From the back cover:
Always be polite to dragons! That’s what Daystar’s mother taught him… and it’s a very wise lesson—one that might just help him after his mom hands him a magic sword and kicks him out of the house. Especially because his house sits on the edge of the Enchanted Forest and his mother is Queen Cimorene.
But the tricky part is figuring out what he’s supposed to do with the magic sword. Where is he supposed to go? And why does everyone he meets seem to know who he is?
It’s going to take a particularly hotheaded fire-witch, a very verbose lizard, and a badly behaved baby dragon to help him figure it all out. And those good manners certainly won’t hurt!
Back to audio for this concluding volume. Although I recently praised Random House Listening Library for their production of Feed, I’ve overall been disappointed with their work in this series. The biggest irritant, aside from Telemain’s voice, is that emphasis is often placed on the wrong words. This happens all the time, and none of the dialogue sounds truly natural as a result. Here’s an example: Morwen comments on Daystar’s sword, “Parti…cularly since you still haven’t learned to use it properly.” It sounds like she’s calling him a slacker, when he’d only been given the thing the day before.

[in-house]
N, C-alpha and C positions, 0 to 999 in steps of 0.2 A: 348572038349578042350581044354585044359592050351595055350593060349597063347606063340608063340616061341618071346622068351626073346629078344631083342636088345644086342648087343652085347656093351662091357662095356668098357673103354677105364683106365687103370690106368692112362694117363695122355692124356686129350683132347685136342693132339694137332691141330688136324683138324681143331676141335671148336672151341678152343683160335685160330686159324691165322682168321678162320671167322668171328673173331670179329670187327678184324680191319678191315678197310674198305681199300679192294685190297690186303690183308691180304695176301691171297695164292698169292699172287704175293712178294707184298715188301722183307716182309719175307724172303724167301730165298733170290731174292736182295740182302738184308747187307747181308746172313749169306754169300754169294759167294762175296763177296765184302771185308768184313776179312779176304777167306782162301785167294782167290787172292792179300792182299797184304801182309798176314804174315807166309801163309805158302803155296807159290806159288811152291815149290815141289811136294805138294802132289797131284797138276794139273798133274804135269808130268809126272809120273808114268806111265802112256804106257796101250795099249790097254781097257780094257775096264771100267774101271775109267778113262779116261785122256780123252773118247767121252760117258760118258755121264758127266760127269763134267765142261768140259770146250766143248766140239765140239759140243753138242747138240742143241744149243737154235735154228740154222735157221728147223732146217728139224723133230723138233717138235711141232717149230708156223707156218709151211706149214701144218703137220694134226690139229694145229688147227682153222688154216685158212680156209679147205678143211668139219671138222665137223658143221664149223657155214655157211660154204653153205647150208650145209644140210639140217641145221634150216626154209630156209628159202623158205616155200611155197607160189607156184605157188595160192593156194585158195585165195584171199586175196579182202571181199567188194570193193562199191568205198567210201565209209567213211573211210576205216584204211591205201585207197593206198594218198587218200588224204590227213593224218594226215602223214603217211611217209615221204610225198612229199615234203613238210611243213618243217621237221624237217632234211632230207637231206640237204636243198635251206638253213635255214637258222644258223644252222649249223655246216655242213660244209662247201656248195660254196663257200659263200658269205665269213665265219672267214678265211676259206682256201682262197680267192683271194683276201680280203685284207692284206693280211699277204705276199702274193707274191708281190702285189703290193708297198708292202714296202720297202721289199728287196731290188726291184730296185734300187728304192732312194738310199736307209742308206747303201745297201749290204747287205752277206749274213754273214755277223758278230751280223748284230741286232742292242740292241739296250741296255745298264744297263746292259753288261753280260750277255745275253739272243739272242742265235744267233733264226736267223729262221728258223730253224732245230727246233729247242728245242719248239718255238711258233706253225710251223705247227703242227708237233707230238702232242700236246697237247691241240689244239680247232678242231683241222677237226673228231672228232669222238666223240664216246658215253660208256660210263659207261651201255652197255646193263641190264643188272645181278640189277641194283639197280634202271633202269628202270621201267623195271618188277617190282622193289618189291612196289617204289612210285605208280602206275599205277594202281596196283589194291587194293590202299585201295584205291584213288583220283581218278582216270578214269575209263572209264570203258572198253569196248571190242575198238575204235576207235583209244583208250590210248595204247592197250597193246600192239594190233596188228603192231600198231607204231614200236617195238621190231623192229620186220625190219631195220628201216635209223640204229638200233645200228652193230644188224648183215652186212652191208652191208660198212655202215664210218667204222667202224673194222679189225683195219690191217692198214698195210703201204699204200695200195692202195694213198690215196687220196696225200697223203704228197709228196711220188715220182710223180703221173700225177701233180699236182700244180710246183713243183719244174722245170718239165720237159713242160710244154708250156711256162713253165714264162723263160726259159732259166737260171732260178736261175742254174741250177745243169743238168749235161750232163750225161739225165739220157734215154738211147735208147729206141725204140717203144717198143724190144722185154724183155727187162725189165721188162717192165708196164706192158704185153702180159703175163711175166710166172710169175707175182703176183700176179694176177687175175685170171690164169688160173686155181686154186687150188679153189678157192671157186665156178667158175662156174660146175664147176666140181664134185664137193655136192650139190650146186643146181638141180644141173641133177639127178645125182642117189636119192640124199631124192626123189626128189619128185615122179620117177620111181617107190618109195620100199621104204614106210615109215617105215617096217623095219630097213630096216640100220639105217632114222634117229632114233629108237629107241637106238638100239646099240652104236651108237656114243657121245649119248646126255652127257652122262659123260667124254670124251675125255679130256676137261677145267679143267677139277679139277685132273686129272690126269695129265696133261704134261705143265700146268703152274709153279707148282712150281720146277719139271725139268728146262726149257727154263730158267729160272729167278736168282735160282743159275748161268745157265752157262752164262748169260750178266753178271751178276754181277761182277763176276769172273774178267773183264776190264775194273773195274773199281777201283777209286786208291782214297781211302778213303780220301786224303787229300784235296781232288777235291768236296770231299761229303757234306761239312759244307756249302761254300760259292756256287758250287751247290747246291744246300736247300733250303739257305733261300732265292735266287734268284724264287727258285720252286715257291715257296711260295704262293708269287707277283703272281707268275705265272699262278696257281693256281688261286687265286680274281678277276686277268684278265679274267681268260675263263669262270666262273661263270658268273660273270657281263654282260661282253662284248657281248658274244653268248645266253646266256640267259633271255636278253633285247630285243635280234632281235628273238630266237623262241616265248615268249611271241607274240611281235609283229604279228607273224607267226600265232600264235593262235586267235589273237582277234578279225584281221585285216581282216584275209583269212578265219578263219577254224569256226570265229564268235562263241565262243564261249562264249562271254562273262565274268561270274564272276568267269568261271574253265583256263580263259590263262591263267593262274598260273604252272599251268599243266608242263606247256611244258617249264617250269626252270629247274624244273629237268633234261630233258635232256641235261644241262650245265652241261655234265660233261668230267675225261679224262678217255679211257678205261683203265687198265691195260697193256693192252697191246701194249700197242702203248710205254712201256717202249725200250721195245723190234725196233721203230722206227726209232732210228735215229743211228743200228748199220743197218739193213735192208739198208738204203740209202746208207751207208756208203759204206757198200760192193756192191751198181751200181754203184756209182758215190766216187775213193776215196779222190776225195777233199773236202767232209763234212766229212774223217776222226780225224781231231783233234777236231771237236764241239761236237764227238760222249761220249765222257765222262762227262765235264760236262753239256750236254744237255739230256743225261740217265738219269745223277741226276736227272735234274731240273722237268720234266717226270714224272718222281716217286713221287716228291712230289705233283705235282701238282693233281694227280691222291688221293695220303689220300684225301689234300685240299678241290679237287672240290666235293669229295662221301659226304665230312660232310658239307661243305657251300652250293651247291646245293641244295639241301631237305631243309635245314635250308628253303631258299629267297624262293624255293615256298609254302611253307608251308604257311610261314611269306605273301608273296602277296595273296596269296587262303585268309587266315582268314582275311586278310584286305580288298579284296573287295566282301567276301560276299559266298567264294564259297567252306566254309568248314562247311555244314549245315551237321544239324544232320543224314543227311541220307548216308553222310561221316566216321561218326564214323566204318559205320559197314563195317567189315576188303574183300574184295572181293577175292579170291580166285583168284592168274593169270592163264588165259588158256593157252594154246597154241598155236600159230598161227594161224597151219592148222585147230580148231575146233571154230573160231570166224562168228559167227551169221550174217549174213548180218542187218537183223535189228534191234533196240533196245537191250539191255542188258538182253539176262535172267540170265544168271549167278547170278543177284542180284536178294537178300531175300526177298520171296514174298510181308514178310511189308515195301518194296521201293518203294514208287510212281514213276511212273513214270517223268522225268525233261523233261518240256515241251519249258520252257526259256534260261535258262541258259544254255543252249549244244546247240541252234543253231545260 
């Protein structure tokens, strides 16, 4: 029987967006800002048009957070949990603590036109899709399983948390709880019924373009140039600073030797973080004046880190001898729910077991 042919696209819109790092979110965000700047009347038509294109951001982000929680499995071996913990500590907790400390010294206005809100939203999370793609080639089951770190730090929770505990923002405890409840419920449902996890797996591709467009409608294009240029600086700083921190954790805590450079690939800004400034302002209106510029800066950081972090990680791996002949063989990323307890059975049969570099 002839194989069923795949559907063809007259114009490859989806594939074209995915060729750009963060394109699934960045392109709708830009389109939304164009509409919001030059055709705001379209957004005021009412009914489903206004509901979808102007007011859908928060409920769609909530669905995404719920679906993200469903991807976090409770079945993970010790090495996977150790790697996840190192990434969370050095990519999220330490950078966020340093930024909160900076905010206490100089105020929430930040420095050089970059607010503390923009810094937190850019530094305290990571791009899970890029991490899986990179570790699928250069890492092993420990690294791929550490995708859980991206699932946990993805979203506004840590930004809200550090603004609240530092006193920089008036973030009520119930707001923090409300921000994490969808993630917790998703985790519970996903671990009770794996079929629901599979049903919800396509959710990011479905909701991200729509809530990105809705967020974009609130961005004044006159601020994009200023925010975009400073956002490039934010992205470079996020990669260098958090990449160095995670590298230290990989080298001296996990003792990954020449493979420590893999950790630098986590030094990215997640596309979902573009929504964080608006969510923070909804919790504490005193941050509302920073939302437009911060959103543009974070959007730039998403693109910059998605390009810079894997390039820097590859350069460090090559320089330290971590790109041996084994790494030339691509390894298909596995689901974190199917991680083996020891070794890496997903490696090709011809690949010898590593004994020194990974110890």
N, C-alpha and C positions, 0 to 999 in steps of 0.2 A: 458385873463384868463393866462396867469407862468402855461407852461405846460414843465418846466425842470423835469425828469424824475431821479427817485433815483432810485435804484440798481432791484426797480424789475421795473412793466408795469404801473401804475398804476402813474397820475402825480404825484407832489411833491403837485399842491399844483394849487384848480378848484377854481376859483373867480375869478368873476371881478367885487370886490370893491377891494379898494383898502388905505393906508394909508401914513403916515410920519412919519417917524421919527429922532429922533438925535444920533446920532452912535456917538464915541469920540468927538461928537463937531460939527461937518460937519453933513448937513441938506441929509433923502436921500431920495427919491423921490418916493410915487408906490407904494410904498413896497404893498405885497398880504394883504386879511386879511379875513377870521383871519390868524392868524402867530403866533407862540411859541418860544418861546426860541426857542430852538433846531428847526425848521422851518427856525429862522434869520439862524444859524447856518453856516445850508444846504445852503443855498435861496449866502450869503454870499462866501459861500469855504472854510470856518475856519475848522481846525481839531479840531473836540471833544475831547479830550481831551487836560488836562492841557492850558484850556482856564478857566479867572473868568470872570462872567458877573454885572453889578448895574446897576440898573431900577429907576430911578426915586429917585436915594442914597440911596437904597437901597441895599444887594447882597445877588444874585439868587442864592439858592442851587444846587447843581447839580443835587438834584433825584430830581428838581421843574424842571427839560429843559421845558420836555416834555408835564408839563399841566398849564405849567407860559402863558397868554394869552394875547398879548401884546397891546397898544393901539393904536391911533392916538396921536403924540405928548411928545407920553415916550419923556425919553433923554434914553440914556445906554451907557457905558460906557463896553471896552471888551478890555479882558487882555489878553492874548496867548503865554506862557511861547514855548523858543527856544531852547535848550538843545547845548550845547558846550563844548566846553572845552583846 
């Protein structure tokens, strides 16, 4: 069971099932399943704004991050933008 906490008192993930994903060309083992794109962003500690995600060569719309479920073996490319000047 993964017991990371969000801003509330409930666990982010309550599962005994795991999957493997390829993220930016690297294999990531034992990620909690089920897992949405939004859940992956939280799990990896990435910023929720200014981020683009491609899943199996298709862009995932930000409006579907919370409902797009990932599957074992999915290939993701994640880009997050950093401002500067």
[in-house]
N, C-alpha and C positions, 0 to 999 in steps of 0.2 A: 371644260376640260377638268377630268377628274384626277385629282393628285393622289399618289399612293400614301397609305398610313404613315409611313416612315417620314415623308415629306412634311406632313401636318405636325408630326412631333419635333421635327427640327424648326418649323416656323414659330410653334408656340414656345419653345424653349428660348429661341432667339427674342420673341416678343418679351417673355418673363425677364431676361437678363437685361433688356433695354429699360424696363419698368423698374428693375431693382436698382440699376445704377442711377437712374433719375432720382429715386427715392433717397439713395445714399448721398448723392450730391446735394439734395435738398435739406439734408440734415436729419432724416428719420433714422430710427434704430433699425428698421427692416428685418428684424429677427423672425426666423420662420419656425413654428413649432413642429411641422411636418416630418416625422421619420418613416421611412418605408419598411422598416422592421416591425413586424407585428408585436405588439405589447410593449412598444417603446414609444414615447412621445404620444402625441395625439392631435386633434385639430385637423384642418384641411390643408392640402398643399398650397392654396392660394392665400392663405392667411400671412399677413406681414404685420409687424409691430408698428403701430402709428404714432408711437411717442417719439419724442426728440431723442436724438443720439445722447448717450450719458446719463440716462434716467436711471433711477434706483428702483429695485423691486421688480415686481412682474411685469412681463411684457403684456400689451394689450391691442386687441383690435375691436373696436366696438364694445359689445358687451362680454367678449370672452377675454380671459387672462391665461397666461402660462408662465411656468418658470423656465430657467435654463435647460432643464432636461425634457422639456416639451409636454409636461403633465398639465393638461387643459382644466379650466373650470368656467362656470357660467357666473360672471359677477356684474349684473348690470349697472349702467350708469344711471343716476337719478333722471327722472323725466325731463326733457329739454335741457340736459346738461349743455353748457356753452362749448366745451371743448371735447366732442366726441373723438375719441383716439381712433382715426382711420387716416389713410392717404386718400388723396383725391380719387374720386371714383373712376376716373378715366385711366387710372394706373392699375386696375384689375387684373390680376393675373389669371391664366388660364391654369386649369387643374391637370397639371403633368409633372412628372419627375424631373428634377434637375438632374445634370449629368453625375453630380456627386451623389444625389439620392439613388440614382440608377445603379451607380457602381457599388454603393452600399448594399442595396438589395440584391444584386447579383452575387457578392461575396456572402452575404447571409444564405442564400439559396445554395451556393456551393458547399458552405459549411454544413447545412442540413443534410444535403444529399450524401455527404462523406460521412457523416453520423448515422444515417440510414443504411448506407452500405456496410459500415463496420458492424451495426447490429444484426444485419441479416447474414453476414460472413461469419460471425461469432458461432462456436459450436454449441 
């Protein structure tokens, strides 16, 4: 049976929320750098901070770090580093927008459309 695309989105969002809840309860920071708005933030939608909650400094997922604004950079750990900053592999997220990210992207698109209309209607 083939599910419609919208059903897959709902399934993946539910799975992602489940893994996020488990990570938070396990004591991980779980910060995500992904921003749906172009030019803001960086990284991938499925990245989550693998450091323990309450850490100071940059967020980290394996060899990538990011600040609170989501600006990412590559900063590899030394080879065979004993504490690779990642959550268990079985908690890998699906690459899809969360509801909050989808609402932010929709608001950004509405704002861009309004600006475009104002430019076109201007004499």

Regarding the actual content of the book, I wasn’t particularly annoyed by anything, aside from the continued incompetence of the villains. Neither was I particularly interested by anything. Talking to Dragons is boring. Daystar spends the entire book trying to discover what most, if not all, of the readers already know, and when he finally succeeds in getting some answers, the plots of the previous books are explained again. I wonder how likely it is that someone will just pick up book four of a series and start from there. Not very, I’d think.
Maybe for new readers, it would be some big reveal moment, but for everyone who started from the beginning, it’s a total yawn banquet. We know exactly what’s happened and exactly what Daystar is supposed to do, and what he’ll learn when he does it. Earlier books in the series had their share of obvious plot elements, but at least they led to new developments in the story rather than retreads of what’s gone before.